Or a cabbie. 

Or the washroom attendant. 

Or just about anyone, actually. Provided they can walk a straight line and don't appear to have a police record. It also helps if they own a car.  

Source article @

Tuesday, February 5, 2013

Leary about Leary

There was a photo in the New York Times on Sunday of an attractive blonde woman in a big beautiful bed, tapping away on her laptop with her adorable dog lounging beside her. Looked like a pretty charmed life to me.

Turns out the woman is Ann Leary - the novelist and wife of actor, Denis Leary.

Mr. Leary immediately makes me think of drinking because of his long-running series Rescue Me where his character Tommy Gavin fights addiction to the demon drink almost non-stop.  Rehab didn't work. The 12 Steps didn't work (all the time). Even his teenage daughter follows suit and ends up in A.A. herself. Though not before Tommy nearly drowns her in a baptismal font full of booze to try to get her to lose the taste for it. Now that's tough love.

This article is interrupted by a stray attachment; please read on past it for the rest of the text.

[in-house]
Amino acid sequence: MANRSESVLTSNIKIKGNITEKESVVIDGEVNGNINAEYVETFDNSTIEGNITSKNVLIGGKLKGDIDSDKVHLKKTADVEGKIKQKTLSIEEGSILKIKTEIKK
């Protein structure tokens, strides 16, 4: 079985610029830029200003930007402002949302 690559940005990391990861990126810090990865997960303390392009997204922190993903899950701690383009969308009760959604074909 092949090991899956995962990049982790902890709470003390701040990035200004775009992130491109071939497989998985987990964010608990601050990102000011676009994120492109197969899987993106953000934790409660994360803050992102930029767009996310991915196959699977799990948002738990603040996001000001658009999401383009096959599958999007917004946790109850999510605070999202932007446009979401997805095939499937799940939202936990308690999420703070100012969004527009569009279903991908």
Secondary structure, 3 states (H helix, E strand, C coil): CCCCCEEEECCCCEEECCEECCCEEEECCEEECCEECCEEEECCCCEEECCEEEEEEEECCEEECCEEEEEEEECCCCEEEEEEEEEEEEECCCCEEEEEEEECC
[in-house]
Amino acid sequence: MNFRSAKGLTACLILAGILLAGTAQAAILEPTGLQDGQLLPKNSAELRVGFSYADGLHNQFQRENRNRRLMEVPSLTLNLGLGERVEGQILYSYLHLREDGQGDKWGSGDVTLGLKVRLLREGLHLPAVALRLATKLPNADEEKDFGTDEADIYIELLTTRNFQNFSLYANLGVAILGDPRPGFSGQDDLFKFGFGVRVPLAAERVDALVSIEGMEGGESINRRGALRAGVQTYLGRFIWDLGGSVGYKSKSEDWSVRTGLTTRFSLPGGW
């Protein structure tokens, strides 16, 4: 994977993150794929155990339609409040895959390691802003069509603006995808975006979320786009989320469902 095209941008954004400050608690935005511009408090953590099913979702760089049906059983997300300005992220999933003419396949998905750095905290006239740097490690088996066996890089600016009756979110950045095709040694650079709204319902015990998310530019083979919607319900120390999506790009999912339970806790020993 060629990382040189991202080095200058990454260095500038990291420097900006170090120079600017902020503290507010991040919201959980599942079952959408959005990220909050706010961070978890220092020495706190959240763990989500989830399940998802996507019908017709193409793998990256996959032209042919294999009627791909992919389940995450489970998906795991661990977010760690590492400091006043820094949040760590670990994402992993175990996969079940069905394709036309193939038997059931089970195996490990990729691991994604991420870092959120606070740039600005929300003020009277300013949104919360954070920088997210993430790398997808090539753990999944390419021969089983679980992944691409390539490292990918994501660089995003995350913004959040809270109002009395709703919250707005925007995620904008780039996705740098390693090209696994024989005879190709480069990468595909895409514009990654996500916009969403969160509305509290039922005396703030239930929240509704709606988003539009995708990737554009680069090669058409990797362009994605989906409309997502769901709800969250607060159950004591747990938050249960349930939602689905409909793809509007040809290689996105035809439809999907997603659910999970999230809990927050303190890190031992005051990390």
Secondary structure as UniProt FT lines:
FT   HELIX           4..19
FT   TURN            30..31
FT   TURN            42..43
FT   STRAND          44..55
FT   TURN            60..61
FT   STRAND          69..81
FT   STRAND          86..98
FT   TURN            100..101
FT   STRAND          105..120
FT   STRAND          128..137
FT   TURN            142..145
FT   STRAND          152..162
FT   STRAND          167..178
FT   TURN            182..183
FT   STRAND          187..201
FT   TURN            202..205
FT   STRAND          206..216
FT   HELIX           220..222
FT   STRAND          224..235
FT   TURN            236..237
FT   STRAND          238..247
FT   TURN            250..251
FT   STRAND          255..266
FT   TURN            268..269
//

I always thought alcoholism played such a big part in the show because it was based on the New York City Fire Department, bringing to light the problem of substance abuse in the wake of 9/11. (In the years following the attack - which killed 343 FDNY members - more than 1 in 10 firefighters were at serious risk of alcohol dependency and 17% were in the 'moderate risk' category. Though 71% showed no risk at all.)